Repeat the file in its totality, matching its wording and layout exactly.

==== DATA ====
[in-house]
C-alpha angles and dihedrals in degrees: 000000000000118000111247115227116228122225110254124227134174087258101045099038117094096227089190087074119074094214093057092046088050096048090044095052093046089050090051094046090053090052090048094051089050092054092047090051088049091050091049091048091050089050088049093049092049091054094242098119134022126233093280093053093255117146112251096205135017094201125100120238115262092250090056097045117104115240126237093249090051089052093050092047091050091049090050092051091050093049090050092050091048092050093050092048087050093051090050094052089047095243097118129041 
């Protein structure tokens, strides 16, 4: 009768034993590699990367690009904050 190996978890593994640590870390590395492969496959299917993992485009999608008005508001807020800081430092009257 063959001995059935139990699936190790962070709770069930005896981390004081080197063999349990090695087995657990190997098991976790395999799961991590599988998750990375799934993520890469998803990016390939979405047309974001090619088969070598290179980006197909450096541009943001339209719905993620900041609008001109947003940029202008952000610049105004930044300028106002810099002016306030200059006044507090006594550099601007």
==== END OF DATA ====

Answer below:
[in-house]
C-alpha angles and dihedrals in degrees: 000000000000118000111247115227116228122225110254124227134174087258101045099038117094096227089190087074119074094214093057092046088050096048090044095052093046089050090051094046090053090052090048094051089050092054092047090051088049091050091049091048091050089050088049093049092049091054094242098119134022126233093280093053093255117146112251096205135017094201125100120238115262092250090056097045117104115240126237093249090051089052093050092047091050091049090050092051091050093049090050092050091048092050093050092048087050093051090050094052089047095243097118129041 
């Protein structure tokens, strides 16, 4: 009768034993590699990367690009904050 190996978890593994640590870390590395492969496959299917993992485009999608008005508001807020800081430092009257 063959001995059935139990699936190790962070709770069930005896981390004081080197063999349990090695087995657990190997098991976790395999799961991590599988998750990375799934993520890469998803990016390939979405047309974001090619088969070598290179980006197909450096541009943001339209719905993620900041609008001109947003940029202008952000610049105004930044300028106002810099002016306030200059006044507090006594550099601007």